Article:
A second criminal case, Byrd v. United States asked whether a driver has a reasonable expectation of privacy in a rental car when he has the permission of the renter to drive the car but the rental agreement does not have that person listed as an authorized driver. If so, the driver can assert a Fourth Amendment claim related to the search.

Terrence Byrd was stopped at a checkpoint when he was driving a car that his girlfriend had rented. After searching the car, alleging that they had obtained Byrd’s consent and thus had probable cause (which he disputes), state troopers found heroin and body armour in the car.

The Court, in a unanimous opinion by Justice Kennedy, stated “[f]ew protections are as essential to individual liberty as the right to be free from unreasonable searches and seizures.” The Court criticized the Government’s proposed rule that drivers of rental cars whose names are not on the rental agreement always lack an expectation of privacy, because the rental company has not explicitly authorized them as drivers, as too restrictive. But the Court also disagreed with Byrd’s contention that the sole occupant of a car always has a reasonable expectation of privacy via mere possession and control, because that would afford privacy expectations to people who would have no such expectation, such as a car thief. The Court remanded the case on this issue. NPR discusses the implications that both McCoy and Byrd have for individual rights in criminal justice cases.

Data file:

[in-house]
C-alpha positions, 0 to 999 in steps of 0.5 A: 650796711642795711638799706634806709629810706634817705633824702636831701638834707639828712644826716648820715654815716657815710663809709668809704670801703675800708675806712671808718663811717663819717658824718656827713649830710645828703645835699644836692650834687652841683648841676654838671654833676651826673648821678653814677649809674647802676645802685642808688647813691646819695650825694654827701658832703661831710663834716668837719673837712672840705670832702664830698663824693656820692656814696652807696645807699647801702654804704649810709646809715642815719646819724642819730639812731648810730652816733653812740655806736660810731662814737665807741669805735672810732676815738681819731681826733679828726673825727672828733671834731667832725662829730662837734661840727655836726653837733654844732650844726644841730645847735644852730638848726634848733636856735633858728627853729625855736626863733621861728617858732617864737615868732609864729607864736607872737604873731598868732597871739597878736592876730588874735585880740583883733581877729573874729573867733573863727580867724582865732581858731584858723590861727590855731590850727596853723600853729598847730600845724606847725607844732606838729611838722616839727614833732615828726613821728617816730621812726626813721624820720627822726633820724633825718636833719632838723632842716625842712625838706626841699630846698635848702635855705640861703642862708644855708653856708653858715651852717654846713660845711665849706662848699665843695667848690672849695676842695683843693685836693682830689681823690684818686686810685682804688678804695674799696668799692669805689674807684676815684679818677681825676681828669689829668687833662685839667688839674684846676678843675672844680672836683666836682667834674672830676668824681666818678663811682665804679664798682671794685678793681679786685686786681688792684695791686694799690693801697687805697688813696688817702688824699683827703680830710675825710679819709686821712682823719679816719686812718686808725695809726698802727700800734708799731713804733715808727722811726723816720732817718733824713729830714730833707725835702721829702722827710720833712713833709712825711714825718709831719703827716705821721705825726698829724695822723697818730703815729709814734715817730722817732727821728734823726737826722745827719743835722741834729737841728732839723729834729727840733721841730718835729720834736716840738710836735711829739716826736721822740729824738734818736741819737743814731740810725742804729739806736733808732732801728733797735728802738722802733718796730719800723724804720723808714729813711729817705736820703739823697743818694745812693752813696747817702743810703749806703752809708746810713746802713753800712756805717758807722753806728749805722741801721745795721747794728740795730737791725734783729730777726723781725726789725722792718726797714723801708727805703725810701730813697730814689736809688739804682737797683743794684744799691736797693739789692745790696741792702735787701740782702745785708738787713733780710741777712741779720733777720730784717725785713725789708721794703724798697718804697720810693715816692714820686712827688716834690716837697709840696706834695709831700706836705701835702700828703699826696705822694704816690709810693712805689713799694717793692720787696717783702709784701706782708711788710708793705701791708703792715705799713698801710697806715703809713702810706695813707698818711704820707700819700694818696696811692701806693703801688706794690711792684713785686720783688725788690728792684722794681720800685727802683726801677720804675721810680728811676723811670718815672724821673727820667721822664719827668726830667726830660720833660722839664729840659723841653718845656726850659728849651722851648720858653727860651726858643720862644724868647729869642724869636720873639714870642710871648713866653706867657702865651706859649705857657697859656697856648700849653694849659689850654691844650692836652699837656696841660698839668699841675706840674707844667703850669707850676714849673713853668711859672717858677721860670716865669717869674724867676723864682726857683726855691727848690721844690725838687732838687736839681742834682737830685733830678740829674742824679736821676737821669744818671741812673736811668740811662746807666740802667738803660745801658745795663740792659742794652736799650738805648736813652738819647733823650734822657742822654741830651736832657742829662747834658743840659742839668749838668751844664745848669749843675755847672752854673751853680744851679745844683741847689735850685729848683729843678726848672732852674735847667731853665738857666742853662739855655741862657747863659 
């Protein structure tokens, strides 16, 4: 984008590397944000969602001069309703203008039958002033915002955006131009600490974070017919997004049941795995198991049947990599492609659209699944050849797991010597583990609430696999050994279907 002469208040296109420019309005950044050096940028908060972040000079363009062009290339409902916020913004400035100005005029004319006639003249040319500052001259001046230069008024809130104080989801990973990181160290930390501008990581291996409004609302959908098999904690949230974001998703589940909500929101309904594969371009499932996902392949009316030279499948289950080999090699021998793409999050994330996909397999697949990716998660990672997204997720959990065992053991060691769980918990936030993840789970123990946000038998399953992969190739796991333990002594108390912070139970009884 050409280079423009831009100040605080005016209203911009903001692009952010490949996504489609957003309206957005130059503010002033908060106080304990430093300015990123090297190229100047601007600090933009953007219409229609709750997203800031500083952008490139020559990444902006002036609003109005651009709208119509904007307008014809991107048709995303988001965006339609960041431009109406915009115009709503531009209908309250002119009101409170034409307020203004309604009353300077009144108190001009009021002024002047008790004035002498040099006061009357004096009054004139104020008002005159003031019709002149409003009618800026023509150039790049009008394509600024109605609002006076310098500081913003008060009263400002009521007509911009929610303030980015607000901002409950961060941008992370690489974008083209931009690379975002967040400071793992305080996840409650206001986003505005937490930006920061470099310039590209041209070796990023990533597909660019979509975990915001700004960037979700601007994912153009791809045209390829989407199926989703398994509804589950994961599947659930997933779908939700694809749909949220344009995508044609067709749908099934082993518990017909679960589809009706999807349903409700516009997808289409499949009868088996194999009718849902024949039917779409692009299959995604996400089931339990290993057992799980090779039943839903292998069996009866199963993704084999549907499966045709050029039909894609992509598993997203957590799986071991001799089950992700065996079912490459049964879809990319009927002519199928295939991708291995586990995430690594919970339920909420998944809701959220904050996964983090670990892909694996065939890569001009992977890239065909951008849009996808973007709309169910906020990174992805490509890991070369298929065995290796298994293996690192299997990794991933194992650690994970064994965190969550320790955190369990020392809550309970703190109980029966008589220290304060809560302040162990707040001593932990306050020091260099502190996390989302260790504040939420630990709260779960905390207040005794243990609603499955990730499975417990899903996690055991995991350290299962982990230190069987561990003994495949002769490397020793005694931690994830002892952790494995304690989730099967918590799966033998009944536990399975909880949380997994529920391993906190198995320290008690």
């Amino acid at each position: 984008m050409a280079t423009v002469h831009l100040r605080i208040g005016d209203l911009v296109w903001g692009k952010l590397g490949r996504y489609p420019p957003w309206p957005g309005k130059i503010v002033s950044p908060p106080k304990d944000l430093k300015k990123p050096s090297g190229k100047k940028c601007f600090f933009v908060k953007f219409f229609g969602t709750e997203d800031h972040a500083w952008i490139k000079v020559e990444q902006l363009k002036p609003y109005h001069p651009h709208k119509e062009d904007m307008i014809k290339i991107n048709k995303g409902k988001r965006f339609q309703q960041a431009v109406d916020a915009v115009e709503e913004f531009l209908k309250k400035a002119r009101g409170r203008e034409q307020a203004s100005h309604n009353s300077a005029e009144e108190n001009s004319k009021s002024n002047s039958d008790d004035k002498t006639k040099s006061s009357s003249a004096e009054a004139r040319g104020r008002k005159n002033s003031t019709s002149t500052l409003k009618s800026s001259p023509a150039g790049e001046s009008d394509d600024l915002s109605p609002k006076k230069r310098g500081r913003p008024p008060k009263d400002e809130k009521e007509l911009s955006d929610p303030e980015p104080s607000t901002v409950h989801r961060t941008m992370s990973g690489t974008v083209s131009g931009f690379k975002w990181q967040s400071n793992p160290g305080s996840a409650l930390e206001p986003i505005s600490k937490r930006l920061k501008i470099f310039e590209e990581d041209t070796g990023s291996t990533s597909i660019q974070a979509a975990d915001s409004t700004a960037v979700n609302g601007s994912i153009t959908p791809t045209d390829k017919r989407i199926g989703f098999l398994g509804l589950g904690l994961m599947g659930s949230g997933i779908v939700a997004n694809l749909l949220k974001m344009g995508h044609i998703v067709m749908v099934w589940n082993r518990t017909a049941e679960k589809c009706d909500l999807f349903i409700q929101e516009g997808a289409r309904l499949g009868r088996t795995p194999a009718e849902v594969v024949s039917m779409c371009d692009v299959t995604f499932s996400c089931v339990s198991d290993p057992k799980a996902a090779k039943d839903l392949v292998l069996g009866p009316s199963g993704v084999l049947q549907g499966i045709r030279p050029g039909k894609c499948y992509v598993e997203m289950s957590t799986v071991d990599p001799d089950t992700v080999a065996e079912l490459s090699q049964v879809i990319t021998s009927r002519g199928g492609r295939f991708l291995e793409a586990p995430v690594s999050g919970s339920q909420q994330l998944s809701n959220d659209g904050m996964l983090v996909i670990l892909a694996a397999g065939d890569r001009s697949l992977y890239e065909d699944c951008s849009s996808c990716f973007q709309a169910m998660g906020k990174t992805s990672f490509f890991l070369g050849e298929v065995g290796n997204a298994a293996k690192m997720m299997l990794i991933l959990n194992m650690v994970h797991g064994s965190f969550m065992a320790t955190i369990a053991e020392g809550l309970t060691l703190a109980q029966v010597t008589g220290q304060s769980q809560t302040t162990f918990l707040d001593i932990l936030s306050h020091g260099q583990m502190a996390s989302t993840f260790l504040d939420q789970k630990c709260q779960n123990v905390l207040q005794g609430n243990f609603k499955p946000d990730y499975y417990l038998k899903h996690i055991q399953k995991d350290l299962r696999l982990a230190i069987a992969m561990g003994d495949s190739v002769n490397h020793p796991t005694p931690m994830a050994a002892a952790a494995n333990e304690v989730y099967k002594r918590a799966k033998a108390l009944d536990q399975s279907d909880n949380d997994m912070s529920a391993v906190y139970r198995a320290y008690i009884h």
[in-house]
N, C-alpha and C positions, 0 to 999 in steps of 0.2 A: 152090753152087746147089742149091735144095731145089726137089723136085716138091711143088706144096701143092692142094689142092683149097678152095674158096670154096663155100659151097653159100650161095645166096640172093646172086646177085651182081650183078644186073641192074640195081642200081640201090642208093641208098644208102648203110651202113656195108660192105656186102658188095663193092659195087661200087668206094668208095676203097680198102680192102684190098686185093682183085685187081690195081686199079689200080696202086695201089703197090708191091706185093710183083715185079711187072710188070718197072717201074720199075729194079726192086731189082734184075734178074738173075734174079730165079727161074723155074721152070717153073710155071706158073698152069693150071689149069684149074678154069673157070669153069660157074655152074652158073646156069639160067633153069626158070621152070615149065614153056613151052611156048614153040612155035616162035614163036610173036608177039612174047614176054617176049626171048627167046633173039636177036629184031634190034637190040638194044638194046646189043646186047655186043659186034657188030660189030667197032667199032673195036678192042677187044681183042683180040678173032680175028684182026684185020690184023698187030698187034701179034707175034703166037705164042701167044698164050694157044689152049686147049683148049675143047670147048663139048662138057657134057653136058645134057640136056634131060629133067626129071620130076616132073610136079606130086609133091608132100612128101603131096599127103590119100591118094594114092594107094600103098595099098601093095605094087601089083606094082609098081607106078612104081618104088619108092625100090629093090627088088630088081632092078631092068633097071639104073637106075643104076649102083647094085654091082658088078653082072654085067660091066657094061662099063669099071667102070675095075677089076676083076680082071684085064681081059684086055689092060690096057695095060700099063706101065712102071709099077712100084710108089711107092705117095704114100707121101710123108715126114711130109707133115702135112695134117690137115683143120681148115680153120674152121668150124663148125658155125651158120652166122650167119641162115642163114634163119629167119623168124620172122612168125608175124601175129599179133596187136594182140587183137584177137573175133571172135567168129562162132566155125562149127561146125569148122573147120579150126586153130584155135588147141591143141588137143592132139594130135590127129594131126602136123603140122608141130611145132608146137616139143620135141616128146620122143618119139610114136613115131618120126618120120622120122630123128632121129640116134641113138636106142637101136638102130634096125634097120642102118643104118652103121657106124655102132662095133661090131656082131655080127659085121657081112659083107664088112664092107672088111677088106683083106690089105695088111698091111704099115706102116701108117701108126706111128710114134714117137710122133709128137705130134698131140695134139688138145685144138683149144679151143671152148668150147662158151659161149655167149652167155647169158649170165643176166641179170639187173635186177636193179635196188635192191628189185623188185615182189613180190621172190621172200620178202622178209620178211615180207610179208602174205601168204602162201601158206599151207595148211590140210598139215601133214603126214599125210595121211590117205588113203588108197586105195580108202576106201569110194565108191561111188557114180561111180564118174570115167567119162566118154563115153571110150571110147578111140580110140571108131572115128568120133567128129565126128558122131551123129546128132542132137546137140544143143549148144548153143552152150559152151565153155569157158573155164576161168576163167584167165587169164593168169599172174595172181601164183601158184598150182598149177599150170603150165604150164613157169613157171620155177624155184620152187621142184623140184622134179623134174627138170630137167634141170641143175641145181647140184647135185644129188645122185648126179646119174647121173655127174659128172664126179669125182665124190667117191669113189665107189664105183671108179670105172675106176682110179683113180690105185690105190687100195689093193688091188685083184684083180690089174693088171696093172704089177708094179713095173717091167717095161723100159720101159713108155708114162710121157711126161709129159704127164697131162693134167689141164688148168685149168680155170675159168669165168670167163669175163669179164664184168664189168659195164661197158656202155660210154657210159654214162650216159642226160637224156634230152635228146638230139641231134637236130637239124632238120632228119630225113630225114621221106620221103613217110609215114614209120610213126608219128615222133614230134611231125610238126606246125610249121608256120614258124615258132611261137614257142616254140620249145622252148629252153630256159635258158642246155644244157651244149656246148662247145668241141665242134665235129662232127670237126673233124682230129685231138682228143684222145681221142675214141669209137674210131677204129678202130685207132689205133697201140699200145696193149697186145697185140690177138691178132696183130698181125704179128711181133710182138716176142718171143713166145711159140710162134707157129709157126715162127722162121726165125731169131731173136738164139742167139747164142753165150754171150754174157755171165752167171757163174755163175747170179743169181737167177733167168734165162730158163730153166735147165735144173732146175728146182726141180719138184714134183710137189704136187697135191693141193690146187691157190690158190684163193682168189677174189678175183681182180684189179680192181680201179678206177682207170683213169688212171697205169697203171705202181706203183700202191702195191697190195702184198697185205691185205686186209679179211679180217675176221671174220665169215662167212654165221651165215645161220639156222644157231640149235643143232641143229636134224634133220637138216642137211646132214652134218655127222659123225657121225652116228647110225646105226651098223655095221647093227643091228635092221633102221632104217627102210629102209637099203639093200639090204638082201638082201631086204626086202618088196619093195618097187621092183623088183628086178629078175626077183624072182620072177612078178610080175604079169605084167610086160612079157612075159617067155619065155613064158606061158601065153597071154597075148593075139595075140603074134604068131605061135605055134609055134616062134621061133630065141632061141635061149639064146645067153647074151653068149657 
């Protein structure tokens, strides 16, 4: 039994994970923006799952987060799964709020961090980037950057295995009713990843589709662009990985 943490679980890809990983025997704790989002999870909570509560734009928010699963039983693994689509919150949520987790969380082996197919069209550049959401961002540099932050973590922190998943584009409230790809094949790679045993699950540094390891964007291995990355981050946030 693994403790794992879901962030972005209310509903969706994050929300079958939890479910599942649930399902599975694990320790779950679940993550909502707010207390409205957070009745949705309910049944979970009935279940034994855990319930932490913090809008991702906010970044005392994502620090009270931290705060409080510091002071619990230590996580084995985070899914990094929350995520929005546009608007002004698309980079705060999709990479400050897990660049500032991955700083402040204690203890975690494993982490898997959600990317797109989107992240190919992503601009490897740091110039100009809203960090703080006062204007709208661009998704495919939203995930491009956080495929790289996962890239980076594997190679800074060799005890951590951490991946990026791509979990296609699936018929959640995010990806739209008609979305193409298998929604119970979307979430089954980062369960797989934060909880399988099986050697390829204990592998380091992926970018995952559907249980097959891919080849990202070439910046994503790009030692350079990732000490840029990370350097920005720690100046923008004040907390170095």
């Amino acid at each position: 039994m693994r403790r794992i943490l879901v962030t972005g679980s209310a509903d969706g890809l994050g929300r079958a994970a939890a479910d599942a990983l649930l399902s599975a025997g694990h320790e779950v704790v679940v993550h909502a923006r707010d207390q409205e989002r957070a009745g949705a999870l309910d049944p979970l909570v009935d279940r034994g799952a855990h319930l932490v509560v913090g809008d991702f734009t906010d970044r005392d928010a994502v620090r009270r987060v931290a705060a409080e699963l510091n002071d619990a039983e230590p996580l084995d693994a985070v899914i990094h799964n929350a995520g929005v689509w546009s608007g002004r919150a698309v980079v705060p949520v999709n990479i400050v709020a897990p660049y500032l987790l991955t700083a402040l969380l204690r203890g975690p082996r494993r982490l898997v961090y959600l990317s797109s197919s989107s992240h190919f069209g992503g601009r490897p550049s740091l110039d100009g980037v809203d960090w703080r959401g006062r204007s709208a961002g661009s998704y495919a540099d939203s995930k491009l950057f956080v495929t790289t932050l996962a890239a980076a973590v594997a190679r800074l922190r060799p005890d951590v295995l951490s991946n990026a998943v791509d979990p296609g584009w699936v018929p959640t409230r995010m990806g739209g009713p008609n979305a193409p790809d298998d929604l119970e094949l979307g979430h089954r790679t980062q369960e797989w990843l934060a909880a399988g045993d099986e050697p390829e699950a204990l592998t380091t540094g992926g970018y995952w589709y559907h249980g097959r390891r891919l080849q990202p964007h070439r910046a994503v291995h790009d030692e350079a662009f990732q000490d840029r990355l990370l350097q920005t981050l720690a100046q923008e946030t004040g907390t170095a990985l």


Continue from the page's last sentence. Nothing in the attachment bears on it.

Murphy v. NCAA

Murphy v. NCAA also received significant news coverage, as it invalidated a federal statute that prohibited modifications or repeal of state-law prohibitions on sports gambling. More specifically, the Court held that the statute unconstitutionally “commandeered” the regulatory power of States in contravention of New York v. United States and the Tenth Amendment. USA Today notes states now have the opportunity to legalize sports gambling “as they see fit,” and the Washington Post explores other implications here. As Forbes notes, however, states do not have to legalize such gambling and can regulate it in a variety of ways. The case also suggests that the Trump administration’s efforts to require state and local government cooperation in immigration enforcement faces an uphill battle.

Justice Breyer joined most of Justice Alito’s majority opinion but joined the portion of Justice Ginsburg’s dissent that addressed “severability,” the fate of the parts of the statute that were not expressly held unconstitutional but that the majority held could not be separated from the unconstitutional portion. Stephen Wermiel of SCOTUSblog explains how this case may not be 6-3 or 7-2 but rather 6-1-2. (Severability was last a major issue in the first Obamacare case, NFIB v. Sebelius.)

United States v. Sanchez-Gomez and Dahda v. United States

In a unanimous decision, the Court vacated and remanded a case for mootness. U.S. v. Sanchez-Gomez dealt with a challenge to full restraints used during non-jury, pretrial proceedings. The restraints at issue in this case include full five-point restraints where the “defendant’s feet are shackled together and a waist chain connects to tightly restrain their cuffed hands,” Jurist reports. The Court declined to reach the merits of the claim, however, but made clear that there were other ways defendants subjected to this practice could litigate its constitutionality. And in the 8-0 decision in Dahda v. U.S. (Justice Gorsuch was recused), the Court analyzed the use of wiretapping as a means by which to intercept communications of drug dealers in Kansas, and rejected the argument that the orders were facially insufficient under the relevant statute, 18 U.S.C. §2518(3).